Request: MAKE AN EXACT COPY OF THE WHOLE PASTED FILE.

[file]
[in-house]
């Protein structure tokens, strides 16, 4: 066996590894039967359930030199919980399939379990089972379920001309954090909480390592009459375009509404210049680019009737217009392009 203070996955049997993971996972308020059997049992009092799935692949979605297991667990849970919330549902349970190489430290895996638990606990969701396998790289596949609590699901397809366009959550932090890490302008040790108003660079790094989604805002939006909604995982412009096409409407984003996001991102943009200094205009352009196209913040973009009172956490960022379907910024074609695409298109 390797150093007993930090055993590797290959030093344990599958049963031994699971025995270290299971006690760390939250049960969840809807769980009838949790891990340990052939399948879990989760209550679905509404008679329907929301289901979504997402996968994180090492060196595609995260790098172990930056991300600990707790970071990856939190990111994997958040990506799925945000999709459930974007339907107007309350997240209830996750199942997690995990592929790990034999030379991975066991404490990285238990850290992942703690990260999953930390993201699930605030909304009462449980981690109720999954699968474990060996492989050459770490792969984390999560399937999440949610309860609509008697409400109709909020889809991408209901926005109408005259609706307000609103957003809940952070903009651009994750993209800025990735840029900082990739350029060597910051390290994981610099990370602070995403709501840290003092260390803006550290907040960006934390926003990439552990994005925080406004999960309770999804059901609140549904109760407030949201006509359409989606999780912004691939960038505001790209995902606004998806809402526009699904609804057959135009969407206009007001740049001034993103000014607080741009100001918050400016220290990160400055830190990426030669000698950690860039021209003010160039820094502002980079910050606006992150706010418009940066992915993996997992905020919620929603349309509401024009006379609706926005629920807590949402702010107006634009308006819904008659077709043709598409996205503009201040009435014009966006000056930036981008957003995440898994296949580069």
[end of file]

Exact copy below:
[in-house]
């Protein structure tokens, strides 16, 4: 066996590894039967359930030199919980399939379990089972379920001309954090909480390592009459375009509404210049680019009737217009392009 203070996955049997993971996972308020059997049992009092799935692949979605297991667990849970919330549902349970190489430290895996638990606990969701396998790289596949609590699901397809366009959550932090890490302008040790108003660079790094989604805002939006909604995982412009096409409407984003996001991102943009200094205009352009196209913040973009009172956490960022379907910024074609695409298109 390797150093007993930090055993590797290959030093344990599958049963031994699971025995270290299971006690760390939250049960969840809807769980009838949790891990340990052939399948879990989760209550679905509404008679329907929301289901979504997402996968994180090492060196595609995260790098172990930056991300600990707790970071990856939190990111994997958040990506799925945000999709459930974007339907107007309350997240209830996750199942997690995990592929790990034999030379991975066991404490990285238990850290992942703690990260999953930390993201699930605030909304009462449980981690109720999954699968474990060996492989050459770490792969984390999560399937999440949610309860609509008697409400109709909020889809991408209901926005109408005259609706307000609103957003809940952070903009651009994750993209800025990735840029900082990739350029060597910051390290994981610099990370602070995403709501840290003092260390803006550290907040960006934390926003990439552990994005925080406004999960309770999804059901609140549904109760407030949201006509359409989606999780912004691939960038505001790209995902606004998806809402526009699904609804057959135009969407206009007001740049001034993103000014607080741009100001918050400016220290990160400055830190990426030669000698950690860039021209003010160039820094502002980079910050606006992150706010418009940066992915993996997992905020919620929603349309509401024009006379609706926005629920807590949402702010107006634009308006819904008659077709043709598409996205503009201040009435014009966006000056930036981008957003995440898994296949580069």